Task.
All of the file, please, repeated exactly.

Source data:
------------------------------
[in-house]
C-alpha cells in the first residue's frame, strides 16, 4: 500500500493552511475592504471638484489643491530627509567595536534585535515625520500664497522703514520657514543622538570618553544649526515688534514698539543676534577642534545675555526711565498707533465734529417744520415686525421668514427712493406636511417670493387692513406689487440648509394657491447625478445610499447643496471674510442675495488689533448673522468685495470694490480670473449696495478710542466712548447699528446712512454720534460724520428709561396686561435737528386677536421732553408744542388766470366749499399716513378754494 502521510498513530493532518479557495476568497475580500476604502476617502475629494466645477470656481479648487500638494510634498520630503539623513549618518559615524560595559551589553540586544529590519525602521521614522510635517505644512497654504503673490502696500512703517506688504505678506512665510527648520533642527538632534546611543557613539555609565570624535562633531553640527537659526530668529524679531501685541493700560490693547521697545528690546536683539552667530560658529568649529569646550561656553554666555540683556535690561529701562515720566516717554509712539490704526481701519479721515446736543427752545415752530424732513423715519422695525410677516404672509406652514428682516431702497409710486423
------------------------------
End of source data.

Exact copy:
[in-house]
C-alpha cells in the first residue's frame, strides 16, 4: 500500500493552511475592504471638484489643491530627509567595536534585535515625520500664497522703514520657514543622538570618553544649526515688534514698539543676534577642534545675555526711565498707533465734529417744520415686525421668514427712493406636511417670493387692513406689487440648509394657491447625478445610499447643496471674510442675495488689533448673522468685495470694490480670473449696495478710542466712548447699528446712512454720534460724520428709561396686561435737528386677536421732553408744542388766470366749499399716513378754494 502521510498513530493532518479557495476568497475580500476604502476617502475629494466645477470656481479648487500638494510634498520630503539623513549618518559615524560595559551589553540586544529590519525602521521614522510635517505644512497654504503673490502696500512703517506688504505678506512665510527648520533642527538632534546611543557613539555609565570624535562633531553640527537659526530668529524679531501685541493700560490693547521697545528690546536683539552667530560658529568649529569646550561656553554666555540683556535690561529701562515720566516717554509712539490704526481701519479721515446736543427752545415752530424732513423715519422695525410677516404672509406652514428682516431702497409710486423